Cuban Black Beans

I stopped by the La Honda Country Market today for my weekly blog-meal shopping and I had absolutely no idea what I was going to make.  I was amazed by the choices once I started walking the aisles.  If you wanted to make Italian food, there were all kinds of pasta and sauces, plus Calzones, Pizza, Lasagna and Shrimp Scampi in the frozen food section.  Feel like a Mexican fiesta tonight? The Country Market has avocadoes, chips and salsa, tortillas, rice and beans. And there are Enchiladas, Taquitos and two types of Burritos in their freezers.  If you want Gluten-free products, they have an extensive selection—from rice cakes, puppodums and soup to Risotto, Portabello Spinach Parmesan and Gluten-Free pasta.  Or you can try Vegetable Korma or Vegetarian ground beef. What a feast in the making!

But I was looking for something new.  Something I’d never made before.  The rib eye and New York steaks looked phenomenal.  But I didn’t feel like barbecuing.  The half-chicken and chicken breasts were always excellent, but I’ve already blogged about chicken dishes twice now, so I was looking for something different.  And then I saw the ham hock.  I’d never cooked a ham hock before.  I put that in my basket and continued looking for inspiration.

By the time I saw the frijoles negro (black beans), I knew where my meal was headed—south of the border to Cuba, where I could make Cuban Black Beans and ham.  Excellent!  Here’s the recipe:
Cuban Black Beans (with vegetables and ham)

A staple common to Cuban cooking is black beans.  You will find that although they may seem common, they can be used in a variety of different dishes.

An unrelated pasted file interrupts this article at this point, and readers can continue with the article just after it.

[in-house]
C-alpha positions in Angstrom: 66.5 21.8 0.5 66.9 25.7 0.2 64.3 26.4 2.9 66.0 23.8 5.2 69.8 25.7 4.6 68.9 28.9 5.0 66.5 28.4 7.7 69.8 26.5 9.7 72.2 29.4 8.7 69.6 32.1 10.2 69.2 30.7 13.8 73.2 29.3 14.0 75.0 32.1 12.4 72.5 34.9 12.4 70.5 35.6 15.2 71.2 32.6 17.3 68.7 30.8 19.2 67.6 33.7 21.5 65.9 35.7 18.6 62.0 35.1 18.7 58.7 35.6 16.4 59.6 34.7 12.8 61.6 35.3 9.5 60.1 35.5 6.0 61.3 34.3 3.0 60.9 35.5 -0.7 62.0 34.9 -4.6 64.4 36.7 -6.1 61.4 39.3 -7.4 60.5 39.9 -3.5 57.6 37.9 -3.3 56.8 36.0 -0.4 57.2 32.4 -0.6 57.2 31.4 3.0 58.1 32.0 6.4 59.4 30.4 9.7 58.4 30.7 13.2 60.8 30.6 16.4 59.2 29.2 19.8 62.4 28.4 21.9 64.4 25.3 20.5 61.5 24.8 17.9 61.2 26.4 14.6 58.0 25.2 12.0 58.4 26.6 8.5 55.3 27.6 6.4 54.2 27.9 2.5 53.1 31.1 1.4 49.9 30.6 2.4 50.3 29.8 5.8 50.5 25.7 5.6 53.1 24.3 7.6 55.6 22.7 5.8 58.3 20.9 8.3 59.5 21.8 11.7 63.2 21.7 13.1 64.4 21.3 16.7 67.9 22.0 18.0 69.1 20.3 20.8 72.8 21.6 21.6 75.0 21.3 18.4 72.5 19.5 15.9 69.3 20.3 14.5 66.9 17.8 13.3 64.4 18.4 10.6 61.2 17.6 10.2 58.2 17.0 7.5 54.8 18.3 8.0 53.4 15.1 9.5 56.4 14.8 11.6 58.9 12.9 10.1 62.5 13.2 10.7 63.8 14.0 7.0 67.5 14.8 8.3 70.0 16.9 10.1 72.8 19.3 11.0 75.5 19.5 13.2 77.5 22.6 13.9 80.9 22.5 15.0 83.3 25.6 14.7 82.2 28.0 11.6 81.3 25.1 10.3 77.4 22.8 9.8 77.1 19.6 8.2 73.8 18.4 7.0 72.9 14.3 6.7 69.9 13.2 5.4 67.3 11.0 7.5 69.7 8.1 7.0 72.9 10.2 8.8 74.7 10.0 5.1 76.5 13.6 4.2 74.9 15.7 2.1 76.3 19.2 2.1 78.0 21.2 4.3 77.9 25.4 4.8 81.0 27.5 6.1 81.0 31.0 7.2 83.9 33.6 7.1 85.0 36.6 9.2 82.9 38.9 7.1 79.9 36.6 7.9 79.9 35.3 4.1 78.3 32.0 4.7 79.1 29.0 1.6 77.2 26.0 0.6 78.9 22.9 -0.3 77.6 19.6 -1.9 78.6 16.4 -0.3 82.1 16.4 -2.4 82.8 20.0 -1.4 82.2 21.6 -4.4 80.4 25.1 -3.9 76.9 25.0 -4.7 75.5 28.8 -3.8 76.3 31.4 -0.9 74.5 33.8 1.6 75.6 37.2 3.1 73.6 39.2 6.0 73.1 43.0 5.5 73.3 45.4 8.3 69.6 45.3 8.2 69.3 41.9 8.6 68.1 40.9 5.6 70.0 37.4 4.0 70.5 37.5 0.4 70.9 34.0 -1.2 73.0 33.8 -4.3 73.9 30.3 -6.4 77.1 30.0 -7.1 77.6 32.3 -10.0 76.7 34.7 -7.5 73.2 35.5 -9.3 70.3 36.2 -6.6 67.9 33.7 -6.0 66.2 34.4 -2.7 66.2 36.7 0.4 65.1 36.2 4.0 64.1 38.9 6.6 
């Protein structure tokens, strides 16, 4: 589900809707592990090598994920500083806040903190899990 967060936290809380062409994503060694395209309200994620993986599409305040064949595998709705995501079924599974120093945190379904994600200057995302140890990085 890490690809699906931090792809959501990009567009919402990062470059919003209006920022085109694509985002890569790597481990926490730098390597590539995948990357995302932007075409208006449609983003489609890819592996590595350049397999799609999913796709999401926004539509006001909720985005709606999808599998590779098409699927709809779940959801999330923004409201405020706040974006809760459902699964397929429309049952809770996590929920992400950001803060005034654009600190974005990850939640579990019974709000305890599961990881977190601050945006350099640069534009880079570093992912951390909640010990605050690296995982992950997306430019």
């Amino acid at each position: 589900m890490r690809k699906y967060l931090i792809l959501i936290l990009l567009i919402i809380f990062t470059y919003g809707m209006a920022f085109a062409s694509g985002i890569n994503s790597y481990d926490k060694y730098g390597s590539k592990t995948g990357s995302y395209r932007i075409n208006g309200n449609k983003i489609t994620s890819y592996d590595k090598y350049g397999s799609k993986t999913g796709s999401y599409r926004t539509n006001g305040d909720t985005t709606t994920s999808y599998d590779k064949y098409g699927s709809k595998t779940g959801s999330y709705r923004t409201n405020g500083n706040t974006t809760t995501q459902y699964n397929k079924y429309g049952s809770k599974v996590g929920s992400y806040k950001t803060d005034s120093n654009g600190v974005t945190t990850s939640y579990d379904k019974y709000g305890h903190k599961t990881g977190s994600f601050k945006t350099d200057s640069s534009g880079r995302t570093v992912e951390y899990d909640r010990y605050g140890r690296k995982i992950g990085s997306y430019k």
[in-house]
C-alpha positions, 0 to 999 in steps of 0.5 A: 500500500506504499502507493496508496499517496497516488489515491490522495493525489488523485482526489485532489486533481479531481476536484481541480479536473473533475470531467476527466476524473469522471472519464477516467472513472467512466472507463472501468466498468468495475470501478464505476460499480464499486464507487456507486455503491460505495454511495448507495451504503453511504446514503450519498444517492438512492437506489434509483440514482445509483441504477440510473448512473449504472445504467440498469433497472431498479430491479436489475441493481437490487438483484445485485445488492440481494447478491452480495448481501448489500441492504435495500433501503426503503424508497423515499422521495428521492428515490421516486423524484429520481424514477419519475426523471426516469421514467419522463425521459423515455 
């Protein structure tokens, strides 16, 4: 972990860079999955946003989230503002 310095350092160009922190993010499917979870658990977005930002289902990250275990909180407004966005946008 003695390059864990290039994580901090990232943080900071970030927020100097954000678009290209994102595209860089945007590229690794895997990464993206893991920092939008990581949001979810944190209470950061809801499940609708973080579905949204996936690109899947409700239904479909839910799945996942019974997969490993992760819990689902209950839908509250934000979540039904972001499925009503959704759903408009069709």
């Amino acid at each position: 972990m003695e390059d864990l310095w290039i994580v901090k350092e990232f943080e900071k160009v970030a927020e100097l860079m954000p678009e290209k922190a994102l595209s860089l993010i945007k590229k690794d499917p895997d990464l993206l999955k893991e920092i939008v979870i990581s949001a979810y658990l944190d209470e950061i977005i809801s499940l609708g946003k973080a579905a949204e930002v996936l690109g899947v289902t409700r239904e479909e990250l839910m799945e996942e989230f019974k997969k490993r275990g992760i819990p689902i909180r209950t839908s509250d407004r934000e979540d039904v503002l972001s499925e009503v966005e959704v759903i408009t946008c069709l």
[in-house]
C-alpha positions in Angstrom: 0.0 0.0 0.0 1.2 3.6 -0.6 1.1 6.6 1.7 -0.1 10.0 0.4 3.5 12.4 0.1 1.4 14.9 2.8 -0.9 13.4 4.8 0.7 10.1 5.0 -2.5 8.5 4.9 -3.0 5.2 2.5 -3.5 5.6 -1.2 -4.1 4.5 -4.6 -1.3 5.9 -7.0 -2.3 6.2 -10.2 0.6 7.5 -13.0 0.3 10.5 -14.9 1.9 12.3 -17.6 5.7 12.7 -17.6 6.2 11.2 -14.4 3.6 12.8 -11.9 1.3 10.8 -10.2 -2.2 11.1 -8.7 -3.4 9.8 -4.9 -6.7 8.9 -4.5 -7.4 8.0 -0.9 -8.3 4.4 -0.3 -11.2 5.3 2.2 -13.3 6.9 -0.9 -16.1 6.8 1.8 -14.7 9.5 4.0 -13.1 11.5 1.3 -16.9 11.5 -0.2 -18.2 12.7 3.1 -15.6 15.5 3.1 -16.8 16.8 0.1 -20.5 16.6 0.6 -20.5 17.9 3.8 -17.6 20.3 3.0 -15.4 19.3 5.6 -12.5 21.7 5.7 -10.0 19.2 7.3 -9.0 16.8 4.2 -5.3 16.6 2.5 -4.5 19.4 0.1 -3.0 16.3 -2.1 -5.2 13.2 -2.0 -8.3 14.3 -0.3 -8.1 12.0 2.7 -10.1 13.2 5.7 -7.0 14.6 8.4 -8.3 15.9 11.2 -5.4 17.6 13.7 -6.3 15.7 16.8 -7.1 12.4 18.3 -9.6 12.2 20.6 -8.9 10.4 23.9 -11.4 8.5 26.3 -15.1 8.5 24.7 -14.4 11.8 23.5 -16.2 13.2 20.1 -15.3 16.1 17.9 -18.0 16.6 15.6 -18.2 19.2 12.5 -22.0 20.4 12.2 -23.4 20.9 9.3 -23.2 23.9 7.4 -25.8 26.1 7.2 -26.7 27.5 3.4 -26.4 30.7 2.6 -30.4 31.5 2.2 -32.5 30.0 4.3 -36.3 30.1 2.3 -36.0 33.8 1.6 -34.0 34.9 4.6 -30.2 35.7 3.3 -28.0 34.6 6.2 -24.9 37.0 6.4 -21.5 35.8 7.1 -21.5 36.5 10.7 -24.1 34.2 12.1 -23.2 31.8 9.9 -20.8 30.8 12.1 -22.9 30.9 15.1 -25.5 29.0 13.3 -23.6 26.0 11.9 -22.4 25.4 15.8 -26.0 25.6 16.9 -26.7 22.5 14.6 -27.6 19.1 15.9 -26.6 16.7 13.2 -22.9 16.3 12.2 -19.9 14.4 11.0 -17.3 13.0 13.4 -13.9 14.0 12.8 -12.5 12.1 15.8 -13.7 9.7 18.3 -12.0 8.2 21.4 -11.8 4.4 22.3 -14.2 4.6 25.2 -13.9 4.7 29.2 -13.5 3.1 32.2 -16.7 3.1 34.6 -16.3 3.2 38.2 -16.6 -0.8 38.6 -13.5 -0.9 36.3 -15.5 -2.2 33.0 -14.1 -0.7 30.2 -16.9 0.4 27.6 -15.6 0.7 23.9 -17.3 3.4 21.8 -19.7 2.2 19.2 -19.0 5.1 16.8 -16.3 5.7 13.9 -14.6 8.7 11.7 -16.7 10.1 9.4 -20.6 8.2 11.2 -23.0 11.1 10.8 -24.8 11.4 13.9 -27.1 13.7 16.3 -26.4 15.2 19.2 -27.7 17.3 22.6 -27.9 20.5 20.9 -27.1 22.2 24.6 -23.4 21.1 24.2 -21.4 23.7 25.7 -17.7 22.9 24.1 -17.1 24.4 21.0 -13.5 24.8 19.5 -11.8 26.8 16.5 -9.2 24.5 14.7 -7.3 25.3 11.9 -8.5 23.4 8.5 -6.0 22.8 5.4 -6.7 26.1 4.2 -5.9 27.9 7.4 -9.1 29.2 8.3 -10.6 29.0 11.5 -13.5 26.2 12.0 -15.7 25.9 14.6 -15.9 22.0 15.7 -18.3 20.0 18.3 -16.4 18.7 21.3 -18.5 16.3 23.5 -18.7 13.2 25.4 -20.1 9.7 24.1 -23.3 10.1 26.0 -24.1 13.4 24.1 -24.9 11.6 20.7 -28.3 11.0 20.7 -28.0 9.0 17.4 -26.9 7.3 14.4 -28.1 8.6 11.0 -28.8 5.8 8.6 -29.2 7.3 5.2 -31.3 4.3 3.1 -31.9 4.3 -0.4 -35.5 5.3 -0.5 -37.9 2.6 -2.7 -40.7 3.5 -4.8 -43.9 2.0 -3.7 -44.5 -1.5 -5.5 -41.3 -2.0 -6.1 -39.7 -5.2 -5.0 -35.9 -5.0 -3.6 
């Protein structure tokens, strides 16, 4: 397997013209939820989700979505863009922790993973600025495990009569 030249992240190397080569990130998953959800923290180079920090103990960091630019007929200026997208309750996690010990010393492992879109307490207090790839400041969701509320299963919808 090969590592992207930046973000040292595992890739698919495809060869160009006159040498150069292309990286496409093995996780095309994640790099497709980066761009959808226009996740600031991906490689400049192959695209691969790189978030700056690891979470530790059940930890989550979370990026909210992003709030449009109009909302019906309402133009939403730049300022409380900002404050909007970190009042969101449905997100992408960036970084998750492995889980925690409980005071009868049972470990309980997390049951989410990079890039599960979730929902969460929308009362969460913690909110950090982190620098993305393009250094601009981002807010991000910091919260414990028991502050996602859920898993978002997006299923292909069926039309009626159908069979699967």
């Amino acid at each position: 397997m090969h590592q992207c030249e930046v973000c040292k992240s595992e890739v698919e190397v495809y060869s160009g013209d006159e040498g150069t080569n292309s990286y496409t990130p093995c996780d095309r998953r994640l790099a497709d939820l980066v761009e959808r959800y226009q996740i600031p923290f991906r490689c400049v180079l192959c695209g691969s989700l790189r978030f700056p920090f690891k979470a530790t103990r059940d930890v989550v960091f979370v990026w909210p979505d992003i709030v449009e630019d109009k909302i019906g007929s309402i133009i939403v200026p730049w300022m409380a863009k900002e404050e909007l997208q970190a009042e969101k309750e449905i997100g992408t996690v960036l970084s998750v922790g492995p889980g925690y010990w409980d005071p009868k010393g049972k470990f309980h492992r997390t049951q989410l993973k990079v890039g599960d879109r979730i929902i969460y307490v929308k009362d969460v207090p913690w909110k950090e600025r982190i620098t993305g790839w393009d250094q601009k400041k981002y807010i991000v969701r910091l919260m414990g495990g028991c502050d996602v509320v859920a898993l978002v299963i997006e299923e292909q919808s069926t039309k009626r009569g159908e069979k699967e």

1 pound dried black beans
4 cups of water
3 cloves of garlic, peeled and crushed
¼ pound bacon, chopped
1 pound smoked ham hocks, cut in 1 inch pieces
2 teaspoons paprika
3 teaspoons ground cumin
2 bay leaves
4 cups chicken stock
½ teaspoon chili powder
2 cups of diced mixed vegetables
1 tablespoon vinegar
salt and pepper to taste

Place black beans and water in large stockpot. Cover and boil two minutes. Turn off heat and let stand covered for one hour.  Then drain the liquid from the beans (I saved mine for making bean soup another day) and return the beans to the pot.

Remove the lid and add the rest of the ingredients, except the diced veggies, vinegar, salt and pepper. There should be enough water to just cover the beans, so if necessary add a bit or water. Cover and simmer until the beans are tender, about two hours. At the mid-point of one hour, add the two cups of veggies.  Your veggies should include onions, celery and carrots, which the Cuban chefs call sofrito when sautéed with cumin, paprika, chili powder and garlic.  I also added diced zucchini, red bell pepper and yellow summer squash for taste and color and because our garden went into overdrive with that last hot spell.

After the full two hours, take out the hocks and remove the meat from the bones. Return the meat to the pot. Add the vinegar, salt and pepper. Simmer long enough to heat the vinegar.

Serve this with a green salad, some crusty artisan bread (there are a lot of varieties at the store) and one of the great microbrew beer varieties you’ll find at La Honda Country Market.  Hearty and healthy.

Oh, and by the way, another fabulous Cuban/South American dish is the versatile and delicious Rice and Beans.  So, into the leftovers from this meal I stirred in a cup of rice I had already cooked earlier in the week and made enough rice and beans for lunch or side dish for four.  Tomorrow we’re having sausages with rice and beans!  Economical, yummy fare.



I am Laurie McLean and I’m blogging about my experiment in sustainable community through cooking in the tiny mountain town of La Honda, California. Each week I’ll be buying ingredients for a family-of-four-dinner at our fabulous local La Honda Country Market (and encouraging my neighbors to do the same so we keep it in business). Then I’ll blog about it at: and share my recipes for that meal at the store.  Mangia!


About countrymarketcooking

I am blogging about my experiment in sustainable community through cooking in the tiny mountain town of La Honda, California. Each week I'll be buying ingredients for a family-of-four-dinner at our fabulous local La Honda Country Market (which we are so lucky to have). Then I'll blog about it and share my recipes for that meal. Mangia!
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